Posted in: by Robert Horton, Contributors, Film Reviews, Westerns

Film Review: ‘Horrible Bosses 2’

Jason Bateman

Maybe the bar wasn’t set especially high, but let’s not dampen the rare, humble pleasure of declaring that a sequel is better than the original. Horrible Bosses 2 is looser and funnier than its 2011 predecessor; and if its R-rated comedy misses as often as it hits, at least the timing is there. The first film’s trio of losers—played by Jason Bateman, Jason Sudeikis, and Charlie Day—is now trying to go the self-employment route by creating a new bathing gadget. But their idiotic invention, the “Shower Buddy,” brings them into partnership with a corporate shark (Christoph Waltz) and his conniving son (a manic Chris Pine, from Star Trek). When the boys get screwed over, their response is to kidnap the son and hold him for ransom.

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Posted in: by Robert Horton, Contributors, Film Reviews

Film Review: ‘Life of Crime’

John Hawkes and Jennifer Aniston

The best thing about Life of Crime is the cast, a lively combination of character types, scene-stealers, and one slumming superstar. And yet the movie feels like a community-theater walk-through. Despite the tentpole presence of Jennifer Aniston and its roots as an Elmore Leonard adaptation (it shares characters with Leonard’s Rum Punch, which Quentin Tarantino shot as Jackie Brown), Life of Crime is dialed-down and low-rent, lacking the bravado that might boost it a notch or two.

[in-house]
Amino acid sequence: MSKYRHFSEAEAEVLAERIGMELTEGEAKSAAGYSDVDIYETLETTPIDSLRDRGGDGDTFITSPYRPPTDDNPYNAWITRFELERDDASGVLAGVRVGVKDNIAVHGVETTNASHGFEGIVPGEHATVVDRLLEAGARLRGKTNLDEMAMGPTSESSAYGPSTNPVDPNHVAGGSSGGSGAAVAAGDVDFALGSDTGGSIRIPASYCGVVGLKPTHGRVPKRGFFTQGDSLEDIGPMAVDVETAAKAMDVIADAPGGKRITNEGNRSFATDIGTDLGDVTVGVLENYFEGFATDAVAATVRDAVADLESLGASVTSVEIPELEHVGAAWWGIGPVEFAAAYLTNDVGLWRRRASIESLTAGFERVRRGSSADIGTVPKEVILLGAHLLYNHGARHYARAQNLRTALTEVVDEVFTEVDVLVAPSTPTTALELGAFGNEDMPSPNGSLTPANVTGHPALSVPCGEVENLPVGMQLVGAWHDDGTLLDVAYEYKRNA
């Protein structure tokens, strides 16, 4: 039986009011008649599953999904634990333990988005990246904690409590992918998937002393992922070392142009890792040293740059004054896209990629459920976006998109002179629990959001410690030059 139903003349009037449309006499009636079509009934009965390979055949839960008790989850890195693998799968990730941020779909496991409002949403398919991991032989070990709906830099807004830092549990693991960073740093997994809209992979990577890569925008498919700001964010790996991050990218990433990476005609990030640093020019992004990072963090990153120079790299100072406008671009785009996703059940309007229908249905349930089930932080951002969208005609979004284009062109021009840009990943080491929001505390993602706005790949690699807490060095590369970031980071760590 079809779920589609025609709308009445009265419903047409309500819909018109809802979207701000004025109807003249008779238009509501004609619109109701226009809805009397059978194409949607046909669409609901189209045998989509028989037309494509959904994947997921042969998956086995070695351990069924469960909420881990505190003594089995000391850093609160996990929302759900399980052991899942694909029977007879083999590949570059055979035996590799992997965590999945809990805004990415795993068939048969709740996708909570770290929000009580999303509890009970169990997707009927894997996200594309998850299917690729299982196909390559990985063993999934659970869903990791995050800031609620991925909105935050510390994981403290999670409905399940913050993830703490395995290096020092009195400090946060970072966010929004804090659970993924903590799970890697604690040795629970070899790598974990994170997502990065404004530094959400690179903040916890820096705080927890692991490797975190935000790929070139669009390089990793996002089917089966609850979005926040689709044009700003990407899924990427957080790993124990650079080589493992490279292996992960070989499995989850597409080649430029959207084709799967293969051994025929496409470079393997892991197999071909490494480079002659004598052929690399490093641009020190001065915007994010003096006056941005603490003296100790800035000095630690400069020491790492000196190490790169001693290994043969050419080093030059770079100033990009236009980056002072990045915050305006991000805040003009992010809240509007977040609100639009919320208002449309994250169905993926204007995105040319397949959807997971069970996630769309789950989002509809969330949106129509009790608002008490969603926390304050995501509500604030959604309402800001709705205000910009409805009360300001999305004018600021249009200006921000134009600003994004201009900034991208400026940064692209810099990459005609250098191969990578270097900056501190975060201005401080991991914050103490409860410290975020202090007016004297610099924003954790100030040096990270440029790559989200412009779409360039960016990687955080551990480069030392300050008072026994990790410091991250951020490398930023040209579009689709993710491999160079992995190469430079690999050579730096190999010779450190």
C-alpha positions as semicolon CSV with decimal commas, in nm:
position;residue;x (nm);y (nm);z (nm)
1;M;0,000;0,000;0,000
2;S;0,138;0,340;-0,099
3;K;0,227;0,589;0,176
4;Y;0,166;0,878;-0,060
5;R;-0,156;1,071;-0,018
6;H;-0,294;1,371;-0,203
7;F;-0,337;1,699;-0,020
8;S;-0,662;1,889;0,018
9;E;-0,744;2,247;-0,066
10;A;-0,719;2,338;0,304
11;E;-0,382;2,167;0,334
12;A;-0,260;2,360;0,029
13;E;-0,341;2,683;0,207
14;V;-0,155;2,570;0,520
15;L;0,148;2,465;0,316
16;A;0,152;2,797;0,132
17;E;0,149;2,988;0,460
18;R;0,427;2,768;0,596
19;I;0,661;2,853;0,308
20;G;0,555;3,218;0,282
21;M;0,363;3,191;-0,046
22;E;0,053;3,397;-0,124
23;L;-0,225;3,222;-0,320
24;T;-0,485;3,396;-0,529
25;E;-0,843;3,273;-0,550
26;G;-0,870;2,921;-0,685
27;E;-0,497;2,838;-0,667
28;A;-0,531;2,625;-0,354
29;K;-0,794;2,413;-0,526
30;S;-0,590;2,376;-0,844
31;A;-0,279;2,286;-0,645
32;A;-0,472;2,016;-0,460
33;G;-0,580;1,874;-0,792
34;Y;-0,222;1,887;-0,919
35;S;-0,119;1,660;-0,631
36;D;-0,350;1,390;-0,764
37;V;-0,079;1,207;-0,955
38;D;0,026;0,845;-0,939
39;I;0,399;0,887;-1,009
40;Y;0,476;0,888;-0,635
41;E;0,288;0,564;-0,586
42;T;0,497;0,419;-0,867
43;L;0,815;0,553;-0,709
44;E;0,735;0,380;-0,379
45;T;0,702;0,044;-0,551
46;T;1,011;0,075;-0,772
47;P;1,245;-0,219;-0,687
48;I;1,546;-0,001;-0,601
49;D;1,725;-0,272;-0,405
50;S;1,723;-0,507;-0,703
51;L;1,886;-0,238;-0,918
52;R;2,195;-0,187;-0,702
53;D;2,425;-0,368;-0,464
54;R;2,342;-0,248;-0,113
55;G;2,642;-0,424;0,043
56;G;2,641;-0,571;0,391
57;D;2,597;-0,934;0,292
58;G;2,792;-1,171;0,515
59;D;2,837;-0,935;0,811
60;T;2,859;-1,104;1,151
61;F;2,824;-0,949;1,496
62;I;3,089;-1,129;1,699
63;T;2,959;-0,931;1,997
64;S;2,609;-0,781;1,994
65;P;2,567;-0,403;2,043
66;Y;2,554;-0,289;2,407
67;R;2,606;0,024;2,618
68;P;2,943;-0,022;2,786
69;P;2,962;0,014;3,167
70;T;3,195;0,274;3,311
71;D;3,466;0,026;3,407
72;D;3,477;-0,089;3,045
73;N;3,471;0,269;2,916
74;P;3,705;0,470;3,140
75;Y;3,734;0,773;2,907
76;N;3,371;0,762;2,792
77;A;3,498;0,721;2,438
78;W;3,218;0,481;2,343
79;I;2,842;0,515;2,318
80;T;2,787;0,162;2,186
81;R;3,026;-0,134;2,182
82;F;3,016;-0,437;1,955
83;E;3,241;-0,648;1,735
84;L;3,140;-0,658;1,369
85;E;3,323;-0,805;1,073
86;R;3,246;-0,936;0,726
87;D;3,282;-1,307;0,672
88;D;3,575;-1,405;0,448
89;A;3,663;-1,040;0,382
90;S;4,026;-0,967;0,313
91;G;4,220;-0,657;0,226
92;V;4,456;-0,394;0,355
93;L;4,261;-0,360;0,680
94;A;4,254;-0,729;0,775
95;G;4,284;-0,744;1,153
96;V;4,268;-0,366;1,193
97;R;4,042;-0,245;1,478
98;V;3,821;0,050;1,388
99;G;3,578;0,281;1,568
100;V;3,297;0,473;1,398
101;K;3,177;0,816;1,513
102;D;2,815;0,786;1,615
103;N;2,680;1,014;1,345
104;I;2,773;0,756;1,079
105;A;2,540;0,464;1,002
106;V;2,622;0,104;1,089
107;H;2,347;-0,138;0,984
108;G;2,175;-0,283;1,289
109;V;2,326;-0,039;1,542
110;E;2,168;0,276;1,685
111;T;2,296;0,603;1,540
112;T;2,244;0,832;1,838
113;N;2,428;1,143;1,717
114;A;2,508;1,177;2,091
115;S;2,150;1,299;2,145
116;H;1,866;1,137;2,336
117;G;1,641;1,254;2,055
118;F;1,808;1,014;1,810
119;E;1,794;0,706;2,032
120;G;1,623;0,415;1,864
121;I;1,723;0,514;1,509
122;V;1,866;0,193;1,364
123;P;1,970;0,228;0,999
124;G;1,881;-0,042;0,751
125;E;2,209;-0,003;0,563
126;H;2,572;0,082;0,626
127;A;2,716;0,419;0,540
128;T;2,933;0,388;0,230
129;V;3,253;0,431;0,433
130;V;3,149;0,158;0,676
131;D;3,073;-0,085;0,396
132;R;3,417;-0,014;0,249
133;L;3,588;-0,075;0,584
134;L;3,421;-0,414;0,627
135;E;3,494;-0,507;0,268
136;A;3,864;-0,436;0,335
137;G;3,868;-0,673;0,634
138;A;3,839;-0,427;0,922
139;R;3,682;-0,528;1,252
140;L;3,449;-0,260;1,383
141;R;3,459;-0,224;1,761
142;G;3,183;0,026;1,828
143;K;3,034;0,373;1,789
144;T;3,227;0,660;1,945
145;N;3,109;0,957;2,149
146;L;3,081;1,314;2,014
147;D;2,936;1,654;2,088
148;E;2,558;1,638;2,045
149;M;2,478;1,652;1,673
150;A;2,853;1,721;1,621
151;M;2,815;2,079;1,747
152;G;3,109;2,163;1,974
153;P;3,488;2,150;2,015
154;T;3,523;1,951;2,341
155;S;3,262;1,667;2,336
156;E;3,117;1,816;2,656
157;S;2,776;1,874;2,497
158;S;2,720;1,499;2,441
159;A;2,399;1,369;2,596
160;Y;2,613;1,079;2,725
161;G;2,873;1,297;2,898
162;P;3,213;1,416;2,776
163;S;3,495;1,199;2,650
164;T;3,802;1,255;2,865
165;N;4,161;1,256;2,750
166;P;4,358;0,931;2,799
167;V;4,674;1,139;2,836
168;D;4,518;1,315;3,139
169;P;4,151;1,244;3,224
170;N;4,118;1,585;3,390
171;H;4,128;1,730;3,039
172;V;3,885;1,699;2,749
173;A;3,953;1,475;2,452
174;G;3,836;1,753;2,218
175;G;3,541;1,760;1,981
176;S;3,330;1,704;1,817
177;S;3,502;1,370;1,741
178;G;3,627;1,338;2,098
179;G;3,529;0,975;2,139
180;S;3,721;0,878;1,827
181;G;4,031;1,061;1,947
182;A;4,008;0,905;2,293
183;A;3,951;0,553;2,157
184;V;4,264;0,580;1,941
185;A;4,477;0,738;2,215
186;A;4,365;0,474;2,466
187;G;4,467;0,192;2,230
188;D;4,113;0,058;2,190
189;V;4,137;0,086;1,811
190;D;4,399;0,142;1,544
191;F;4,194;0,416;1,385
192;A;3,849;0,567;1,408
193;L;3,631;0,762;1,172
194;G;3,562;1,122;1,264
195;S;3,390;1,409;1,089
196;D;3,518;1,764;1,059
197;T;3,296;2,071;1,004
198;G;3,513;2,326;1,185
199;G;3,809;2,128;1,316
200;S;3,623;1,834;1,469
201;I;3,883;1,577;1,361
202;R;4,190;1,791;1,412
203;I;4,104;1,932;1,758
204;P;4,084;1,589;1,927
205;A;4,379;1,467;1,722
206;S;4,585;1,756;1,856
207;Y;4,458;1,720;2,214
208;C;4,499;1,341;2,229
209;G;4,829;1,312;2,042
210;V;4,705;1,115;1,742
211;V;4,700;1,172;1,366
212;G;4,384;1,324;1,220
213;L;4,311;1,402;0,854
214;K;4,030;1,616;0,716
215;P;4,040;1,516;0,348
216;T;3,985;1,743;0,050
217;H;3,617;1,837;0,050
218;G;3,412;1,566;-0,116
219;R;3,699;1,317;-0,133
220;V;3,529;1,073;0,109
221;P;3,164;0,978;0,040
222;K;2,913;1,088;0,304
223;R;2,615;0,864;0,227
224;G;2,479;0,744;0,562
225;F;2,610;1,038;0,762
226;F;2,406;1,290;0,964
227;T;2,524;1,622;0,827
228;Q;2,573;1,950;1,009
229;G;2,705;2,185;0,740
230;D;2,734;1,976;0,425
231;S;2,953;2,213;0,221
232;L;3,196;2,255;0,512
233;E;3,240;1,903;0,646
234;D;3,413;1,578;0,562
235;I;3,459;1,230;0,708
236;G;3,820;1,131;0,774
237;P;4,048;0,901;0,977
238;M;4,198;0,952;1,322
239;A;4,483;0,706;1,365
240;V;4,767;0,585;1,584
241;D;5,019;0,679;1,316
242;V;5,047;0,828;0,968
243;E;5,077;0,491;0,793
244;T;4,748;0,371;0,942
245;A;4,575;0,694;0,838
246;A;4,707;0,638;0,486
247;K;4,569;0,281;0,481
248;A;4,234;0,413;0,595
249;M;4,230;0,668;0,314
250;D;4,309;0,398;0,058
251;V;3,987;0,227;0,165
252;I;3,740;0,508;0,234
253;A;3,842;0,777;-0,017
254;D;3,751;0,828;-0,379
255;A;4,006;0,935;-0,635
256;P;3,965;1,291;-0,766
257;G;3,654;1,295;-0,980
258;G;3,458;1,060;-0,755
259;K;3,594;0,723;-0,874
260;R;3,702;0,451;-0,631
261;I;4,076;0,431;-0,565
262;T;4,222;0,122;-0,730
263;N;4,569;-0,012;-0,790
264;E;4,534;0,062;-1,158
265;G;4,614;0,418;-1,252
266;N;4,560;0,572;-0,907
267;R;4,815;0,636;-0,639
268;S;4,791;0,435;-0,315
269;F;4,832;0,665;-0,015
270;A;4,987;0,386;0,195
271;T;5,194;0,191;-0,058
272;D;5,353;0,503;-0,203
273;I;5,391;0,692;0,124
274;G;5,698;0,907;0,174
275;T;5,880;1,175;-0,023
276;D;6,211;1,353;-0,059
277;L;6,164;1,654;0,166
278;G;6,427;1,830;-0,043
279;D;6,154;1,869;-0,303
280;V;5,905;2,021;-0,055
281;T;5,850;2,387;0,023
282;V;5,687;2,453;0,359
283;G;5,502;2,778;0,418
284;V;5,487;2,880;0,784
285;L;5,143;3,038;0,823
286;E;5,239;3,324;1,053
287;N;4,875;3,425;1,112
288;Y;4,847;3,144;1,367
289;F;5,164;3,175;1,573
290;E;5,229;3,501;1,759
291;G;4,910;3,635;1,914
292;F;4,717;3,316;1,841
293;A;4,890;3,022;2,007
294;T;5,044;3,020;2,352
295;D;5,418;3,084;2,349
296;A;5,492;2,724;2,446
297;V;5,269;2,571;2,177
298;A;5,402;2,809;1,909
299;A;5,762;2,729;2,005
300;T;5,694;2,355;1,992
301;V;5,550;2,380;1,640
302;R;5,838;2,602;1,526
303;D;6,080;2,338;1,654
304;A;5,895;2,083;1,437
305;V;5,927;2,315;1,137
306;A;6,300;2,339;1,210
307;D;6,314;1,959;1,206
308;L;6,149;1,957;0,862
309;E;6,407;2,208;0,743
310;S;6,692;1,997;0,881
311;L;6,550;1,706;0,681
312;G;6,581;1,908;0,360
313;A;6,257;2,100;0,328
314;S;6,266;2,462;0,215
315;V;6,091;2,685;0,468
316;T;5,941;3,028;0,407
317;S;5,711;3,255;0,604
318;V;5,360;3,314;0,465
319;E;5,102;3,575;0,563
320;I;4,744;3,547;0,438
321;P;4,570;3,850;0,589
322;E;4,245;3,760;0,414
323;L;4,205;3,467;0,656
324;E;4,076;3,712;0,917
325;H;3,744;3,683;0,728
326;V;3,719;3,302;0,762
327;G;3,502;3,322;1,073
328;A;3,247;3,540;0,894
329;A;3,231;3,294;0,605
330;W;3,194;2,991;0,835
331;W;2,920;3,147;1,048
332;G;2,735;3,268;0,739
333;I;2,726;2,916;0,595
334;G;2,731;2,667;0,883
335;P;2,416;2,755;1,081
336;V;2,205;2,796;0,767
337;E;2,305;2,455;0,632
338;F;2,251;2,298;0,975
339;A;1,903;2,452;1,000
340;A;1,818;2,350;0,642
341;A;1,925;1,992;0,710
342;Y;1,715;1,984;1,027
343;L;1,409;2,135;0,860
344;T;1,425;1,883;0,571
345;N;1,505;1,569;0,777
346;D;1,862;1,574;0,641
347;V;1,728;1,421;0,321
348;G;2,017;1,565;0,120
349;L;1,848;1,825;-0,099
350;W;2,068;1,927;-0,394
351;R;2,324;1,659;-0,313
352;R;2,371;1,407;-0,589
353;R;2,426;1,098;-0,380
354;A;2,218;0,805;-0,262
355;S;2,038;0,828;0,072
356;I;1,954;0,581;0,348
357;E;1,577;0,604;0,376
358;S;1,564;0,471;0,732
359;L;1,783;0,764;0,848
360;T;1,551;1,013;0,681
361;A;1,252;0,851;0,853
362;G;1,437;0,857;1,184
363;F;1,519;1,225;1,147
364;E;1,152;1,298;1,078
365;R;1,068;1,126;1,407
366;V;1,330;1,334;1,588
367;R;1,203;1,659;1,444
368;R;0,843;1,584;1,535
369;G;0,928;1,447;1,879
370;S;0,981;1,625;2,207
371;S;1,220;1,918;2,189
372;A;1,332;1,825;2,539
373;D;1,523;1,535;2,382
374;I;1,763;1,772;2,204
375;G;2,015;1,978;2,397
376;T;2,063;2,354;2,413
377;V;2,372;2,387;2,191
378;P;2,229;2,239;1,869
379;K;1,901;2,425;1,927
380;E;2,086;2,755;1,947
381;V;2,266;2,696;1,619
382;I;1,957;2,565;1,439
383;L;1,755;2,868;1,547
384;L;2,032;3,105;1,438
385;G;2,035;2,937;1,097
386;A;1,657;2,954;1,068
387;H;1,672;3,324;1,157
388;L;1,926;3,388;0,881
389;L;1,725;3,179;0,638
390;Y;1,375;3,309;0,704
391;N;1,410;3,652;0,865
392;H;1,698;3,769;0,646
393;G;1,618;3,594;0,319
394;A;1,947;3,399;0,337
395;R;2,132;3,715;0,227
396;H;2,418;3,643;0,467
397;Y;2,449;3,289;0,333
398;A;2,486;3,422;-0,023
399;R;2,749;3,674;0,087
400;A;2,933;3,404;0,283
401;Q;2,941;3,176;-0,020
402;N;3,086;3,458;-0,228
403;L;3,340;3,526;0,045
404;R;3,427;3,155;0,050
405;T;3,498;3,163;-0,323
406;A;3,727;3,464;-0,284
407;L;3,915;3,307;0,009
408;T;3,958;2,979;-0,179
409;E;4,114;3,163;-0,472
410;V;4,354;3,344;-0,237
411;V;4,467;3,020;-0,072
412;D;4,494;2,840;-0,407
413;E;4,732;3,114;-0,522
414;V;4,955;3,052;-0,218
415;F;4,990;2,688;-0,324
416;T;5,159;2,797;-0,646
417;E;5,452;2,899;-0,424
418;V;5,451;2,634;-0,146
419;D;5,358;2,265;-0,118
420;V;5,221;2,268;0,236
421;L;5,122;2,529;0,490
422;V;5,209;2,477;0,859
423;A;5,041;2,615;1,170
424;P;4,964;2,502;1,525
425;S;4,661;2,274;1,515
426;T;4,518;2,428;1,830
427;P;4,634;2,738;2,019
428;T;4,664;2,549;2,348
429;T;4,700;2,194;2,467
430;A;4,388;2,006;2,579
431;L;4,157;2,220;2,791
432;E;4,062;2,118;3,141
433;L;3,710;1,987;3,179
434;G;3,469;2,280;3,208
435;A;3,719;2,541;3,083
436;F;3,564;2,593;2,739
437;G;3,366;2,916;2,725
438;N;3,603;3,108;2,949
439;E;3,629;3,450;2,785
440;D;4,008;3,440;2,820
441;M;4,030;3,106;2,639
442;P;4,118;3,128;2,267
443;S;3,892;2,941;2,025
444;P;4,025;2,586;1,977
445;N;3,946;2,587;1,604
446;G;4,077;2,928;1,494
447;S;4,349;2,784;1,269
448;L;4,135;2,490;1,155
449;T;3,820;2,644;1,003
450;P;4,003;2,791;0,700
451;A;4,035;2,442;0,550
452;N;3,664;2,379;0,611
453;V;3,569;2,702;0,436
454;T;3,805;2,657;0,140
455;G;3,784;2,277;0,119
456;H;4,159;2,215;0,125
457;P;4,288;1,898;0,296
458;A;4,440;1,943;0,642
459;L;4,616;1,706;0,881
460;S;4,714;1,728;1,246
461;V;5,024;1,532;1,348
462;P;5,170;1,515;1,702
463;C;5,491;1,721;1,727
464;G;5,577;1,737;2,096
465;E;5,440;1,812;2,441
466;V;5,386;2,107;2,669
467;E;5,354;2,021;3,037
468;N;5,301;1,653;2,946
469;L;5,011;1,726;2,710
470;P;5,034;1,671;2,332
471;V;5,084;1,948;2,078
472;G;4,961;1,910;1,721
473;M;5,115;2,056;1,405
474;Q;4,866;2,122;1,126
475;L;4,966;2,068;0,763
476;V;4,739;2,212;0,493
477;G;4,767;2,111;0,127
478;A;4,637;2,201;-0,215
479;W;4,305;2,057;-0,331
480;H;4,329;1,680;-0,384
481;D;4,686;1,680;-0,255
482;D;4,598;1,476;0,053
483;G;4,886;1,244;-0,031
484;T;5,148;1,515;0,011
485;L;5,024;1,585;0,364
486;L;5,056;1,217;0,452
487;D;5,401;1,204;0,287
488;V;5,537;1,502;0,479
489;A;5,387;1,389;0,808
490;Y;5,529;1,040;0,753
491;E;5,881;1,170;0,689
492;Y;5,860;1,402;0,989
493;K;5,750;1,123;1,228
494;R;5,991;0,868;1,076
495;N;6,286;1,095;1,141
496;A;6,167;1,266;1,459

Aniston plays Mickey, weary trophy wife to Detroit bigwig Frank Dawson (Tim Robbins plays the role with greasy bonhomie and a Donald Trump haircut).

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Posted in: by Robert Horton, Contributors, Film Reviews

‘We’re the Millers’: Won’t Somebody Please Help Poor, Lost Jennifer Aniston?

Jason Sudekis and Jennifer Aniston as a fake couple heading a fake family

Jennifer Aniston gives every indication, onscreen and off, of being a hardworking and good-natured person; alas, her utter niceness has led to a dire series of post-Friends vehicles, films in which her capricious comic timing is squandered on very watered-down material.

Every now and then one of these movies tries to add some “edge,” which must be welcome to an actress stuck in the America’s Sweetheart loop. With the notable exception of The Good Girl, these attempts only remind us how nice Aniston is and how far short she falls of such knotted-up characters. Case in point: We’re the Millers, a predictably raunchy comedy with a farfetched but not impossible premise: Drug dealer David (Saturday Night Live veteran Jason Sudeikis) must make good a debt to his slick supplier (Ed Helms) by bringing a huge load of marijuana across the border from Mexico. David’s idea: Hire three strangers to pretend to be his nauseatingly clean-cut family, the better to escape detection while driving through customs in a motor home.

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